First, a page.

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The news site of Santa Barbara City College.

The Channels

The news site of Santa Barbara City College.

The Channels

City College officials respond to results of campus climate survey


Campus leaders acknowledged the current state of City College after the results of a campus climate survey were released at the Sept. 17 Board of Trustees meeting.

“Even though the response rate was 30% for our current employees, the Board does not discount the findings,” said Board of Trustees President Robert Miller. “Clearly, the results identify significant and important issues that require sustained attention.”

Interim Superintendent-President Helen Benjamin joined City College in April, amidst a slew of racial and gender-related issues. She decided an employee-oriented campus climate survey would help gauge the state of the campus.

“When people think of their jobs, much of the time they think about their leaders and that’s where the trust has to develop first,” Benjamin said.

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The survey questions asked employees if they agreed or disagreed with statements regarding topics such as respect and discrimination, trust in leadership, and how City College handles reported acts of discrimination. Employees could respond to the statements with “agree,” “somewhat agree,” “neutral,” “somewhat disagree” or “disagree.”

The results were shown as ratings from one through five. Though only 30% of employees responded, the overall rating for the survey was 3.5 with 508 pages of comments.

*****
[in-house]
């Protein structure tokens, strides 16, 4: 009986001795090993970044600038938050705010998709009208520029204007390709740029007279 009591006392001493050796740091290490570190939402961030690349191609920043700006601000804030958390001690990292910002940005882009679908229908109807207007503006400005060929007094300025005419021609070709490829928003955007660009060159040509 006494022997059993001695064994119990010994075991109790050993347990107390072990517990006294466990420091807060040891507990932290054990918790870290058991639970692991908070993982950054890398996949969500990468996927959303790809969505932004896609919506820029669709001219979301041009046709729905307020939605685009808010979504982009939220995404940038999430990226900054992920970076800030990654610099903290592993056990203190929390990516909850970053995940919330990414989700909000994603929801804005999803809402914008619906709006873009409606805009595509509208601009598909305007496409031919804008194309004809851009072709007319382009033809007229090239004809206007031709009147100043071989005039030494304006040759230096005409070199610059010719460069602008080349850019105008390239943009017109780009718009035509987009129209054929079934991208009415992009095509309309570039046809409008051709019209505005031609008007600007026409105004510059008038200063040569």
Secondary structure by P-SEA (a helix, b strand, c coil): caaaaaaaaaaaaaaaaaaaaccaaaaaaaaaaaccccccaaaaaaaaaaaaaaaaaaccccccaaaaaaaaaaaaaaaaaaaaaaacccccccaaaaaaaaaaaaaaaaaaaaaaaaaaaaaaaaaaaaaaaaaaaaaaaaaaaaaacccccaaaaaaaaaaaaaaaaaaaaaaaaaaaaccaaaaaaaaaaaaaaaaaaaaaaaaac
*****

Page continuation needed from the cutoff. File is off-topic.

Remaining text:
The question asking if there is a “high trust level between senior leadership team and employees,” had the second-lowest rating with only 8.78% of participants completely agreeing and over 75% of participants answering “neutral,” “somewhat disagree” or “disagree.”

“The lack of trust between senior leadership and employees is a red flag, indicating that SBCC may have a toxic work culture,” said Student Trustee Kenny Igbechi.

The question with the lowest rating asked if “[City College] handles all reported acts of discrimination against employees effectively.” Barely 25% of participants chose “agree” or “somewhat agree.”

“We’re hearing this loud and clear from the employees… This is alarming and we need to be acting,” Trustee Jonathan Abboud said. “We cannot be anywhere near where we are right now.”

Another low-rated question asked employees if they believe “[City College] has no tolerance for discrimination against students based on background/characteristics.” Less than half of the survey participants completely agreed with the statement.

“What has been happening at this college is an awakening to the fact that institutional racism touches so many aspects of this campus,” Academic Senate President Patricia Stark said. “We need this recognition from the Board of Trustees down to every single person who’s on the ground that this is something that we need to put front and center of all of our lenses, all of our thinking. That has created a tremendous amount of tension.”

As the Board of Trustees discussed these results, some trustees expressed that they think the Board needs to prioritize these issues and what they focus on.

“I’d hate to see the college put too much effort into things that are extremely difficult to do,” said Trustee Craig Nielsen.

The Board of Trustees is considering how to proceed after reviewing the results and has said there will be a follow-up on the agenda of a future meeting.


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